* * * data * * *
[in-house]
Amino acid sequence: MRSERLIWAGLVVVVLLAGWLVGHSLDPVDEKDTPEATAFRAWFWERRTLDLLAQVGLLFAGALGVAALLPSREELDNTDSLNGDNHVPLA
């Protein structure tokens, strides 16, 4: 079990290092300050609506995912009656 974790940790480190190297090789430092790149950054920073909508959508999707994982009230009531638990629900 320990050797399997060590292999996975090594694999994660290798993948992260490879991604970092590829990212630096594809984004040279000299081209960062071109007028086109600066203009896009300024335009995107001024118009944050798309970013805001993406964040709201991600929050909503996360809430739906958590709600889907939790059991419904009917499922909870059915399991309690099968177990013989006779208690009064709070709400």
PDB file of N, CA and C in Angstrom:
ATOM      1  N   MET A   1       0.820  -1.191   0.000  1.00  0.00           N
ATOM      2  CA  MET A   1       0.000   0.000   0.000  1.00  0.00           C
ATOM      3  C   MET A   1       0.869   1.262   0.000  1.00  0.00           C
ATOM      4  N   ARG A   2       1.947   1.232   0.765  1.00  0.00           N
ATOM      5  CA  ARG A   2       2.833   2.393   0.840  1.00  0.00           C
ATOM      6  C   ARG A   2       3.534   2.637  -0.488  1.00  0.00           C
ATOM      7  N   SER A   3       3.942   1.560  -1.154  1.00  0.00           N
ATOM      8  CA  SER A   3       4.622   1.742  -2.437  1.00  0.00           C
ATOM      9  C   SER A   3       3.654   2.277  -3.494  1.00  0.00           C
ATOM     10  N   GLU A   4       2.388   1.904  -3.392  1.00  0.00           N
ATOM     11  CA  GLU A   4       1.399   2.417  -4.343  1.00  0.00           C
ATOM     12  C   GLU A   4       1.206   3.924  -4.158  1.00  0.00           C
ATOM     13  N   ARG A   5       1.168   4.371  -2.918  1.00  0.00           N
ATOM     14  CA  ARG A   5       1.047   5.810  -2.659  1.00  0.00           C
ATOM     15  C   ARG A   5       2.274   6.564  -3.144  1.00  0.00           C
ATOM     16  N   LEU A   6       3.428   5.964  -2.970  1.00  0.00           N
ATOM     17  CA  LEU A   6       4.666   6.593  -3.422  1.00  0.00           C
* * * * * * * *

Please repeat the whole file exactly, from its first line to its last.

[in-house]
Amino acid sequence: MRSERLIWAGLVVVVLLAGWLVGHSLDPVDEKDTPEATAFRAWFWERRTLDLLAQVGLLFAGALGVAALLPSREELDNTDSLNGDNHVPLA
């Protein structure tokens, strides 16, 4: 079990290092300050609506995912009656 974790940790480190190297090789430092790149950054920073909508959508999707994982009230009531638990629900 320990050797399997060590292999996975090594694999994660290798993948992260490879991604970092590829990212630096594809984004040279000299081209960062071109007028086109600066203009896009300024335009995107001024118009944050798309970013805001993406964040709201991600929050909503996360809430739906958590709600889907939790059991419904009917499922909870059915399991309690099968177990013989006779208690009064709070709400």
PDB file of N, CA and C in Angstrom:
ATOM      1  N   MET A   1       0.820  -1.191   0.000  1.00  0.00           N
ATOM      2  CA  MET A   1       0.000   0.000   0.000  1.00  0.00           C
ATOM      3  C   MET A   1       0.869   1.262   0.000  1.00  0.00           C
ATOM      4  N   ARG A   2       1.947   1.232   0.765  1.00  0.00           N
ATOM      5  CA  ARG A   2       2.833   2.393   0.840  1.00  0.00           C
ATOM      6  C   ARG A   2       3.534   2.637  -0.488  1.00  0.00           C
ATOM      7  N   SER A   3       3.942   1.560  -1.154  1.00  0.00           N
ATOM      8  CA  SER A   3       4.622   1.742  -2.437  1.00  0.00           C
ATOM      9  C   SER A   3       3.654   2.277  -3.494  1.00  0.00           C
ATOM     10  N   GLU A   4       2.388   1.904  -3.392  1.00  0.00           N
ATOM     11  CA  GLU A   4       1.399   2.417  -4.343  1.00  0.00           C
ATOM     12  C   GLU A   4       1.206   3.924  -4.158  1.00  0.00           C
ATOM     13  N   ARG A   5       1.168   4.371  -2.918  1.00  0.00           N
ATOM     14  CA  ARG A   5       1.047   5.810  -2.659  1.00  0.00           C
ATOM     15  C   ARG A   5       2.274   6.564  -3.144  1.00  0.00           C
ATOM     16  N   LEU A   6       3.428   5.964  -2.970  1.00  0.00           N
ATOM     17  CA  LEU A   6       4.666   6.593  -3.422  1.00  0.00           C